Nikolaj Coster-Waldau in a scene from season six episode eight of Game of Thrones.
Nikolaj Coster-Waldau in a scene from season six episode eight of Game of Thrones. Contributed

REVIEW: Game of Thrones S6E8 No One

WITH only a few weeks left in the sixth series of Game of Thrones, tensions continue to build between the Lannisters and the Faith Militant at Kings Landing.

The Mountain showed just what kind of fury he can unleash to a small group of the faith militant fronted by Lancel Lannister.

The siege at Riverrun turned out to be a bit of a non-event, ending without bloodshed after Sir Jaime used Lord Edmure Tully to undermine the Black Fish's command over his troops and gain peaceful access to the castle.

In doing so he avoided a battle which would have been him and Brienne of Tarth on opposite sides. After the Black Fish helped her escape, Brienne and her trusty squire Pod are now on their way back to Lady Sansa.

The action instead appears to be across the Narrow Sea at Meereen, where the slavers Tyrion thought he had struck a deal with returned with a fleet of ships to attack the city.

As if on cue, Danaerys returned on the back of Drogon, And what a mess she has returned to.

Here are three major things we took away from Game of Thrones S6E8, No One:

 

"I am Arya Stark of Winterfell, and I'm going home"

 

Maisie Williams as Arya Stark in a scene from Game of Thrones.
Maisie Williams as Arya Stark in a scene from Game of Thrones. Contributed

 

Arya lived, thanks to Lady Crane, but she again found herself on the run.

A wounded Arya, who was stabbed in the stomach multiple times at the conclusion last week's episode, found Lady Crane, the actress Arya was supposed the kill but chose not to.

Lady Crane revealed she could treat injury, and nursed the young Stark back to health.

It was one of warmest scenes Arya has been part of for some time, as Crane was more like a mother to the wounded girl.

We rejoined Lady Crane later in the episode, only to see her killed by the Waif.

Arya, awoken by the sound of the actress falling to the ground, came face-to-face with the Waif ("If you'd have done your job, she would've died painlessly") before an incredible chase scene usually reserved for James Bond films.

The chase went through parts of Braavos, and when Arya fell down a flight of stairs (forcing a basket of oranges to roll after her, top-notch foreboding and a nod to the Godfather) it seemed as if she was done.

Her confrontation with the Waif was kept off-camera, but when Arya faced Jaqen H'ghar, she delivered the moment everyone's waited for: the young Stark is going home.

 

"You're shit at dying you know that"

 

Rory McCann as The Hound in a scene from season six episode seven of Game of Thrones. Supplied by Foxtel.
Rory McCann as The Hound in a scene from season six episode seven of Game of Thrones. Supplied by Foxtel. HELEN SLOAN

 

The Hound is BACK.

I don't just mean Sandor Clegane has returned, as he did last week, but the beast of a man known for his brutality is back.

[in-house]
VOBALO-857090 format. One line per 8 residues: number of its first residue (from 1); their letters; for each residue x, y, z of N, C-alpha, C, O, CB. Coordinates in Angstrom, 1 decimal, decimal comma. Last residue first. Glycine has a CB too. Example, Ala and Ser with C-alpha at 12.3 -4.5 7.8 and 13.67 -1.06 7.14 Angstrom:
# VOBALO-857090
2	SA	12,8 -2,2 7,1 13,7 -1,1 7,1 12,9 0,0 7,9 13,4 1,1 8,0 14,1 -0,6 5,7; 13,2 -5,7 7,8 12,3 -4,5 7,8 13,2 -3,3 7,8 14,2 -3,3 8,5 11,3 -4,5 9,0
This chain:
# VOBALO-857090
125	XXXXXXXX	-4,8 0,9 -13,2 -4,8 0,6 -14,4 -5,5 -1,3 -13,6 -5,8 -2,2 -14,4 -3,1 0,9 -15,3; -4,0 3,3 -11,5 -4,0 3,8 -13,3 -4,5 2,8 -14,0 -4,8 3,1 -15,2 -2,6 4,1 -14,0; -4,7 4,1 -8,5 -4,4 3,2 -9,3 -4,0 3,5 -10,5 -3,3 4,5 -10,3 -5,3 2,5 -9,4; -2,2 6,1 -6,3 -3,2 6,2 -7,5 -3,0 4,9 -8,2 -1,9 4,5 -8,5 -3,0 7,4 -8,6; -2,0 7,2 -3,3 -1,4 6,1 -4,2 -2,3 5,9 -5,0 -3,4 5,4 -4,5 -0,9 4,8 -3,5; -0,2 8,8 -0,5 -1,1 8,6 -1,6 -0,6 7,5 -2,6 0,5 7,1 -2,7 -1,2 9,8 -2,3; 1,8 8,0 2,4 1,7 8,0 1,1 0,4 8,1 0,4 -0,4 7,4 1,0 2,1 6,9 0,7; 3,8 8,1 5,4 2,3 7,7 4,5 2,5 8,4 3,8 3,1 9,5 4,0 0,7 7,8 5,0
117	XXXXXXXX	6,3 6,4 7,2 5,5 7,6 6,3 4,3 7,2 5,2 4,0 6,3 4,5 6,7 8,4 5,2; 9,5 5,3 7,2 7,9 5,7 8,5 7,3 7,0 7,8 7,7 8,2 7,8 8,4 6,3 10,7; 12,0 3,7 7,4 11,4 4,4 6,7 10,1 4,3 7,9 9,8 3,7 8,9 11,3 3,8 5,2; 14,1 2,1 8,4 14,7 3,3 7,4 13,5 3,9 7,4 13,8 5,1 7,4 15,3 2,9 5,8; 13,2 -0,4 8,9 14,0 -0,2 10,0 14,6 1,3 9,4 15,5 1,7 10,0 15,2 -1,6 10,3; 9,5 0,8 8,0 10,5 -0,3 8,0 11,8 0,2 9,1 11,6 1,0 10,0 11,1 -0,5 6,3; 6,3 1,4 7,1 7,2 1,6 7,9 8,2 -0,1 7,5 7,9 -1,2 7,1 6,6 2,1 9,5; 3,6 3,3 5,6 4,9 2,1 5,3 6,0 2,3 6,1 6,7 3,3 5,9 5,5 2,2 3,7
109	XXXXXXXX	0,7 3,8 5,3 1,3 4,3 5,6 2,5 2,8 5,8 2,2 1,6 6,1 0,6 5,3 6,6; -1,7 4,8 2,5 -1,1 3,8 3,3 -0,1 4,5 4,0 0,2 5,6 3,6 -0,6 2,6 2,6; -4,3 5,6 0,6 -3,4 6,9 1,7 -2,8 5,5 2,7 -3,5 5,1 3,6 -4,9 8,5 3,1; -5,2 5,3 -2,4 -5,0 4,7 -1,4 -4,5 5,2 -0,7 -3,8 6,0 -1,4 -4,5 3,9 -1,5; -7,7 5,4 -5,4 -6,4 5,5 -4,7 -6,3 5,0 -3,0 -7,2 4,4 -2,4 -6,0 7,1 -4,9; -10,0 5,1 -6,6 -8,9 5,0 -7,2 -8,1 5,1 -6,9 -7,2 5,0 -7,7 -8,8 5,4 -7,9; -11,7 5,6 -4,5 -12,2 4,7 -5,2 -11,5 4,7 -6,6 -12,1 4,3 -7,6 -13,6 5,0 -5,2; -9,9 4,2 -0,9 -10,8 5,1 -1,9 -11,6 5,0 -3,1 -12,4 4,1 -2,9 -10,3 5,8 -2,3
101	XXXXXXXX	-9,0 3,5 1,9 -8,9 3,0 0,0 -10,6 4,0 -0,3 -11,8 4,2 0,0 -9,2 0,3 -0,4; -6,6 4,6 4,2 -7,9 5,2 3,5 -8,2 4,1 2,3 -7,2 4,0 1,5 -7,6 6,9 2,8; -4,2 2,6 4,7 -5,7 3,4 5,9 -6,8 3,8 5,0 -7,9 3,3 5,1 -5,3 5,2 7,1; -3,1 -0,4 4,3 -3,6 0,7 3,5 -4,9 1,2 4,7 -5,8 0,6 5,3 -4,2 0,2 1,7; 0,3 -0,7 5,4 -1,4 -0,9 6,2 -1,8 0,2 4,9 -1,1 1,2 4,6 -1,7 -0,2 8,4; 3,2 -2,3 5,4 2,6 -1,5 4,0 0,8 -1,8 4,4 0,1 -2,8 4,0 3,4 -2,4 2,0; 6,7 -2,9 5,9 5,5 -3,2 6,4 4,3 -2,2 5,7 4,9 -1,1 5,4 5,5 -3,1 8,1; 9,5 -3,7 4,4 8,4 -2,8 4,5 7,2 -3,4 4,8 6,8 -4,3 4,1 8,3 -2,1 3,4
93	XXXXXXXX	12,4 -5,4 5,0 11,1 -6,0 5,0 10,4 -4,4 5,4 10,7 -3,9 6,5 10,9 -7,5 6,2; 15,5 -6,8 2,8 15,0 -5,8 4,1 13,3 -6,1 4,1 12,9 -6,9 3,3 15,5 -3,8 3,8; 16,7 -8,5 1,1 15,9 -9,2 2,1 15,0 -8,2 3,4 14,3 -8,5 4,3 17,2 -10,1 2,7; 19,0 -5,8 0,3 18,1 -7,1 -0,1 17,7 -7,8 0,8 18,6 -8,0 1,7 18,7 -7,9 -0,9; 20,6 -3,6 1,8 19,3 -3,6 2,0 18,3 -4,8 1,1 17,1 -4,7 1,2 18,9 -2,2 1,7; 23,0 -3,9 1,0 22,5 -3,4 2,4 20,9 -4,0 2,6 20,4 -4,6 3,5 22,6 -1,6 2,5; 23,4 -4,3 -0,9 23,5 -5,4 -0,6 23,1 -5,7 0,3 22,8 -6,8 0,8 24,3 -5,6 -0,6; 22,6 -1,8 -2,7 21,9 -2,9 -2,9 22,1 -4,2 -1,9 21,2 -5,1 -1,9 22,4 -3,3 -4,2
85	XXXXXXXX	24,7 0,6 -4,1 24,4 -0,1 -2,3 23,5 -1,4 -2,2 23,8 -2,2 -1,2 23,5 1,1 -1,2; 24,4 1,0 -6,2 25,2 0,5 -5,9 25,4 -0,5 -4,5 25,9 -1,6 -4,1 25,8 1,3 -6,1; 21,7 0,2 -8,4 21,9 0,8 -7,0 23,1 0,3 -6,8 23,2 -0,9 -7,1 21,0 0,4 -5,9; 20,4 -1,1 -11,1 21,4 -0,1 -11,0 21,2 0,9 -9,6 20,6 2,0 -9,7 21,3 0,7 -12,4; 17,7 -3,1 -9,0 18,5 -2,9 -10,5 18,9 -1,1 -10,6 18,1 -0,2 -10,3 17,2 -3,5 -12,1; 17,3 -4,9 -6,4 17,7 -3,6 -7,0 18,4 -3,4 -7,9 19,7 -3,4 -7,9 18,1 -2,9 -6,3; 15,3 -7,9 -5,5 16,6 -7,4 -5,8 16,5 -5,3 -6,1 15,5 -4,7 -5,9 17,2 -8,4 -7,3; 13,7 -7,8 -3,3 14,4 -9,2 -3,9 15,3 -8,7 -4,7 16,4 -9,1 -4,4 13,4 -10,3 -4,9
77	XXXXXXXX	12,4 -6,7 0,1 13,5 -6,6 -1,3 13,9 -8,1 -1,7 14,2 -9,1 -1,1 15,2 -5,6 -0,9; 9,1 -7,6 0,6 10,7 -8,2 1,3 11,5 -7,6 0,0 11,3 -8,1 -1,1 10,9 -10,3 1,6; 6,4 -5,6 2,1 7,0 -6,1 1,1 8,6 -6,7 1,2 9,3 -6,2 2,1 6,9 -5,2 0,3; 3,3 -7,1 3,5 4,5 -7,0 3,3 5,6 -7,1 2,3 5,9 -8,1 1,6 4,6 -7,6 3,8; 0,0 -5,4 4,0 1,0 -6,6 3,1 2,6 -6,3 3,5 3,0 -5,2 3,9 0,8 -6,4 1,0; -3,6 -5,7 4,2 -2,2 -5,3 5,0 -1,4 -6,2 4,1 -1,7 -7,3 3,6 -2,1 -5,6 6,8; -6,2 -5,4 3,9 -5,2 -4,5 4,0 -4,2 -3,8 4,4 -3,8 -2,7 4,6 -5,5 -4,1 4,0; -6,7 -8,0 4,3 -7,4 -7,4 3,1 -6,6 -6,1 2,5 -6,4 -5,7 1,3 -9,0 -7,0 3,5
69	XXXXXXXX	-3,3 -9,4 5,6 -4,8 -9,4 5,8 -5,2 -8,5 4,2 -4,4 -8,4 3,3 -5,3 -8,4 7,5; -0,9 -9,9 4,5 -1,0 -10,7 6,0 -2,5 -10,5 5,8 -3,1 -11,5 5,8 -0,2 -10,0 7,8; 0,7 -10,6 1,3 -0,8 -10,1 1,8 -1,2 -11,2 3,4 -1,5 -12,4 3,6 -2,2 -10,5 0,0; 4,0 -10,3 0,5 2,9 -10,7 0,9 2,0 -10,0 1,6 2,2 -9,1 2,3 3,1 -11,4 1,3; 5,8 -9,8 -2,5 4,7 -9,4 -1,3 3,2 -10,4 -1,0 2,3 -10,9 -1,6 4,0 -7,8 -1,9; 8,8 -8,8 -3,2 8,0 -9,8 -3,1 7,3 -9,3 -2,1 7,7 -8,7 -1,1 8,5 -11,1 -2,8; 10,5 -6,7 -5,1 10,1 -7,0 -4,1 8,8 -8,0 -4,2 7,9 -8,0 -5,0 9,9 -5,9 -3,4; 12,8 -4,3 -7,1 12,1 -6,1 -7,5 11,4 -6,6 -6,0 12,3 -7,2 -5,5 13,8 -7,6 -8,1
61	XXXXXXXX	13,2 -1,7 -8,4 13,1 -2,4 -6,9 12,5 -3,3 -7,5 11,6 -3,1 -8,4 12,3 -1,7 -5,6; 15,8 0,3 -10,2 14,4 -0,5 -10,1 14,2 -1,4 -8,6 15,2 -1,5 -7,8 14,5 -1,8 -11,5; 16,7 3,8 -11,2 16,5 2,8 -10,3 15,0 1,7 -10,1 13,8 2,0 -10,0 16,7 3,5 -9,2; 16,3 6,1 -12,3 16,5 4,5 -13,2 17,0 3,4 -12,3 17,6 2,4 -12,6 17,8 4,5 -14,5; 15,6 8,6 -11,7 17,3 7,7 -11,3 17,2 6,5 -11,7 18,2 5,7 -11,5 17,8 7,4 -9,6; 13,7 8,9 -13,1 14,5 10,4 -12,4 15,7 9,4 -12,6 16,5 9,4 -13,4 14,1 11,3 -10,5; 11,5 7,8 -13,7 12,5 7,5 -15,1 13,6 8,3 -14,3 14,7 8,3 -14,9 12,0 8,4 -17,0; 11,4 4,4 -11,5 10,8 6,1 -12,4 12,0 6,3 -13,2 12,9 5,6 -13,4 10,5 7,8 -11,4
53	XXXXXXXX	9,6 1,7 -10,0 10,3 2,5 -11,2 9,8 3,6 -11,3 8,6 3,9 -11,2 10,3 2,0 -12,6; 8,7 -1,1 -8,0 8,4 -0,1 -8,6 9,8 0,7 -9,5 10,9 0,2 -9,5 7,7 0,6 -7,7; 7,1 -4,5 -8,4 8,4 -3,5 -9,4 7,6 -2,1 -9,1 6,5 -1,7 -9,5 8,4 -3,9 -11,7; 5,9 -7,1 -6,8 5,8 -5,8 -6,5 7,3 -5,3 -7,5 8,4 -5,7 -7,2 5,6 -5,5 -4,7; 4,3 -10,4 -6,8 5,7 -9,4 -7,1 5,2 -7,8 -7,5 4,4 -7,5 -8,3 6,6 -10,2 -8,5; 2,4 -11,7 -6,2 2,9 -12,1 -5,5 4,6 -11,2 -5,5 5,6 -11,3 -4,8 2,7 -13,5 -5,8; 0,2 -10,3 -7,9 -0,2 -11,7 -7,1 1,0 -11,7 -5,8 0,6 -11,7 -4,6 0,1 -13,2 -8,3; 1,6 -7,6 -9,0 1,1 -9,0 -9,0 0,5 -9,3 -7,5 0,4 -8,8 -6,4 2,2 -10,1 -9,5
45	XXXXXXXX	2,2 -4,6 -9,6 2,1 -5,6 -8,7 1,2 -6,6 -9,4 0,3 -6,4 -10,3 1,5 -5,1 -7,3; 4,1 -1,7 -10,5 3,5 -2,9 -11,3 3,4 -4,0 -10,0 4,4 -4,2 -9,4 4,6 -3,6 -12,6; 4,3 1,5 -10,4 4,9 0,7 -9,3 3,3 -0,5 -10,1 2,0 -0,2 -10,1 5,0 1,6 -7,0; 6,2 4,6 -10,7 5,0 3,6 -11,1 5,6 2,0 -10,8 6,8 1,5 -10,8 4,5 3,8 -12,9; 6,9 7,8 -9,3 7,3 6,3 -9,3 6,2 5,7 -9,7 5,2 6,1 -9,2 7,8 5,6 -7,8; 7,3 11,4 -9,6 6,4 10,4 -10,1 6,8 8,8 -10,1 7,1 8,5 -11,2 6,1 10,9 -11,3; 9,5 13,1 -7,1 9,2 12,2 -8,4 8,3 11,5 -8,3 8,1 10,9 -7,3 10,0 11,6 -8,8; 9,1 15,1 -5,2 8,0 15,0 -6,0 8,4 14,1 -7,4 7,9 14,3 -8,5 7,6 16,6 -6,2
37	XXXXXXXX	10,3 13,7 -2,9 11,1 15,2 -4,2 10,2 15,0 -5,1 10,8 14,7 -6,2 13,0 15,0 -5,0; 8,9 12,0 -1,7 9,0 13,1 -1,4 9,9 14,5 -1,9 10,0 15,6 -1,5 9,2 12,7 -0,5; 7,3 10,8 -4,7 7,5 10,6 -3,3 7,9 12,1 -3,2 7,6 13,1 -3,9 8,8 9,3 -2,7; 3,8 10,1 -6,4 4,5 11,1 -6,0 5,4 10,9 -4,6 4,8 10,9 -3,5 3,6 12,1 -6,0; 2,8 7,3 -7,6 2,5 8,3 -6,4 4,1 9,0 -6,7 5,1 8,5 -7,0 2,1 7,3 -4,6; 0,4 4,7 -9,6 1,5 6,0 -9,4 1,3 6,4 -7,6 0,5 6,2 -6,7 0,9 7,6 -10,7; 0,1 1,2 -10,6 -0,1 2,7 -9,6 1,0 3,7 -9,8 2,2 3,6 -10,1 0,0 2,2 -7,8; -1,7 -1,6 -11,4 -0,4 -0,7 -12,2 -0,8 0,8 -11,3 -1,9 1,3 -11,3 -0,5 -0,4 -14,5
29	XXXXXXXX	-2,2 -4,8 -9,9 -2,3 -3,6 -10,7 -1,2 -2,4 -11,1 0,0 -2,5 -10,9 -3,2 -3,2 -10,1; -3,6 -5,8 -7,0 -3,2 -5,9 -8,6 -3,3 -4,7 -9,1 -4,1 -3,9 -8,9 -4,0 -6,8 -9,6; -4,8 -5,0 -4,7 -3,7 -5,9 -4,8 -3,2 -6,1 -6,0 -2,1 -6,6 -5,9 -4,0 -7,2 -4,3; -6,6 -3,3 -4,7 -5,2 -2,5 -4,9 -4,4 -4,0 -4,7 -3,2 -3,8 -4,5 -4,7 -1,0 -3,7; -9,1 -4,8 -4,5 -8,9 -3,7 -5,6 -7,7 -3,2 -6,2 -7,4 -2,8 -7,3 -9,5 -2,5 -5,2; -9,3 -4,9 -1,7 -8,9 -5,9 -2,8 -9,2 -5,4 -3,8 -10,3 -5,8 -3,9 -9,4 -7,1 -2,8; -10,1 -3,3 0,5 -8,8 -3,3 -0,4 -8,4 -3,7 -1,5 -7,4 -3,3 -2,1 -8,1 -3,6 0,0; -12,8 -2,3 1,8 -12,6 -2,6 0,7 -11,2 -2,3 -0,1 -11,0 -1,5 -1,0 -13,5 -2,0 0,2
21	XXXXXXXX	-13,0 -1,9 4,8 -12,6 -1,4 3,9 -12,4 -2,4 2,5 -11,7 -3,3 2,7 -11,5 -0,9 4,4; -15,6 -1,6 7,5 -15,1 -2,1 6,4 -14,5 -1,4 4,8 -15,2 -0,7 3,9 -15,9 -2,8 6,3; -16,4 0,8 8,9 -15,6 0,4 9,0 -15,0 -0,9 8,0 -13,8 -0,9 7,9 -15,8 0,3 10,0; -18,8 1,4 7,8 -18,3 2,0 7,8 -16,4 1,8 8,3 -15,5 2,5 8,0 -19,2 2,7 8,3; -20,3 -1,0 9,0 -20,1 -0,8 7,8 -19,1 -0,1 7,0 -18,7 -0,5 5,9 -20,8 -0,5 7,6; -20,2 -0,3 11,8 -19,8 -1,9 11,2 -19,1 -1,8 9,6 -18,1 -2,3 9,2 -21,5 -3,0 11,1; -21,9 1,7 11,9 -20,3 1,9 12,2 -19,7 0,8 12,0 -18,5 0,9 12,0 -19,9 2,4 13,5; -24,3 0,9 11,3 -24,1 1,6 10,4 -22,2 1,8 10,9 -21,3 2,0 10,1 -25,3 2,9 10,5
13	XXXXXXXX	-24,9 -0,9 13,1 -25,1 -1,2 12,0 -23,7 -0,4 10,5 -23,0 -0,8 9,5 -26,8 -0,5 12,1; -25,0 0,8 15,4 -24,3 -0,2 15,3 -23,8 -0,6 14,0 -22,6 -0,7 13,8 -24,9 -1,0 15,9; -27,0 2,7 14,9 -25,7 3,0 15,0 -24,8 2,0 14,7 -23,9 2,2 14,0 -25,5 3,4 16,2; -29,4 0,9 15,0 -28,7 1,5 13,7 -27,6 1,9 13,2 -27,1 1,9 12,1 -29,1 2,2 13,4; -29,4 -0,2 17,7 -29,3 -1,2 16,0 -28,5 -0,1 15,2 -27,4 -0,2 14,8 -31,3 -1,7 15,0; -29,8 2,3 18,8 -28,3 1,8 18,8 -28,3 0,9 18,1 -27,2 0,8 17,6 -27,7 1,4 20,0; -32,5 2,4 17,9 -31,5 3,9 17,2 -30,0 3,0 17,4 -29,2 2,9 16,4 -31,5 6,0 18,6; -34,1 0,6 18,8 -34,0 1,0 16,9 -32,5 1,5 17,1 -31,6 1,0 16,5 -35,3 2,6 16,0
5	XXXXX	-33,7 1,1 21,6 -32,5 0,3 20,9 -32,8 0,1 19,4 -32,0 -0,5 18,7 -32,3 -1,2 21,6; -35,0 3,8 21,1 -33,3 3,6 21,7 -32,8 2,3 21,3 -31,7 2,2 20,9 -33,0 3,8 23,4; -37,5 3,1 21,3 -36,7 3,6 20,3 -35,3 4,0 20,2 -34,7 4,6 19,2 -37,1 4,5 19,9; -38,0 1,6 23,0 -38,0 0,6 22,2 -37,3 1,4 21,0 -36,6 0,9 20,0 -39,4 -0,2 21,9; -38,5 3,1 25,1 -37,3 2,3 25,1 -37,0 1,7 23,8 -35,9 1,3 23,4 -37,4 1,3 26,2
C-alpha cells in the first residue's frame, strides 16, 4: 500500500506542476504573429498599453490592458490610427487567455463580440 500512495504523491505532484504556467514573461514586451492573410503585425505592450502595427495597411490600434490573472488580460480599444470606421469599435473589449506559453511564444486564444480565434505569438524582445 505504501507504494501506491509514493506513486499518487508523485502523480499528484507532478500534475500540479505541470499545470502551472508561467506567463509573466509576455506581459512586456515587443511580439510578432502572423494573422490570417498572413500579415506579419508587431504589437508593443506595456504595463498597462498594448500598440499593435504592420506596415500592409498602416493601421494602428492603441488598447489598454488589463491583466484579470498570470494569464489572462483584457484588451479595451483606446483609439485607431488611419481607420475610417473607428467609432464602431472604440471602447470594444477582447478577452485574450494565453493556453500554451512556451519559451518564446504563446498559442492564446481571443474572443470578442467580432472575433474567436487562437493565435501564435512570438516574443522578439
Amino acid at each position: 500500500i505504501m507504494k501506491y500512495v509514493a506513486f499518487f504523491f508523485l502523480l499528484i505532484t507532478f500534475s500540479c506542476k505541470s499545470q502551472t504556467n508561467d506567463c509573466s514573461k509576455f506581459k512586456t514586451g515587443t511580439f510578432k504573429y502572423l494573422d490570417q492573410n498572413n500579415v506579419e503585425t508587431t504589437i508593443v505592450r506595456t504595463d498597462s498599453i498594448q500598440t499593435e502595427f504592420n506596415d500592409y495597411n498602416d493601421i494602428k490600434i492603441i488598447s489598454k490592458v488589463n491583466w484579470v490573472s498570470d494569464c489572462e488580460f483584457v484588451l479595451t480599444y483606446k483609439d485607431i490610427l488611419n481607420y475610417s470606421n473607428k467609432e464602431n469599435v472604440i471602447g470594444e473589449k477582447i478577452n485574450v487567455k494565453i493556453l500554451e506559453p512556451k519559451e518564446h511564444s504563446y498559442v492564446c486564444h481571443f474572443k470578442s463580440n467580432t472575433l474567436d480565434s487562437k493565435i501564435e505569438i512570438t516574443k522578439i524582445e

Four men sat around a fire as one traded tips on how to kiss girls (pro tip: don't do what he did), and after the disgusting exchange one noticed a man coming their way.

Now, Game of Thrones has always set the standard for bloody and disgusting deaths, and The Hound's return was no different.

Armed with an axe, he split the four men similar to how he chopped firewood last week.

It was only a short scene (similar to the Mountain's below) but enough to show the Hound is back.

We caught up with the Hound as he found those who killed Septa Ray last week, only to learn they were ready to hang.

The Hound killed Beric Dondarrion in the third season, but it was he who led the Brotherhood Without Banners.

The resurrected Dondarrion allowed the Hound a measure of justice and agreed Clegane could kill two of three men.

The Hound could now join the Brotherhood Without Banners, but there's one other thing viewers want to see more than anything….

 

"You are asking me to something and I'm refusing"

 

Hafpor Julius Bjornsson and Lena Headey in a scene from season six episode eight of Game of Thrones.
Hafpor Julius Bjornsson and Lena Headey in a scene from season six episode eight of Game of Thrones. Contributed

 

"Order your man to step aside or there will be violence."

Cersei: "I choose violence."

This is one of the moments we've been waiting for.

The FrankenMountain was revived last season, but this is the first time we've seen the "man" stand ready to fight.

Viewers waited all season for the exchange between Cersei and Faith Militant, but while it was only a short exchange, it was enough to add fuel to the CLEGANEBOWL hype.

The Internet has called, shouted, memed, its desire for the Mountain and the Hound to clash in a battle for the ages, and this episode's focus on their return to fighting has only fuelled such cries.

They may be separated by many miles but their stories paralleled.

The way the Mountain stared down the small Faith Militant force, watched as one of its members attacked then ripped the septon apart was a sight to behold.

The Faith Militant has another tricks its sleeve, as King Tommen later set a date for Lloras Tyrell and Cersei's trials. The catch? Trial by combat is no longer permitted.

While it may put Cleganebowl off the table for the short-term future, some of us still hold hope they will cross swords in the near future.


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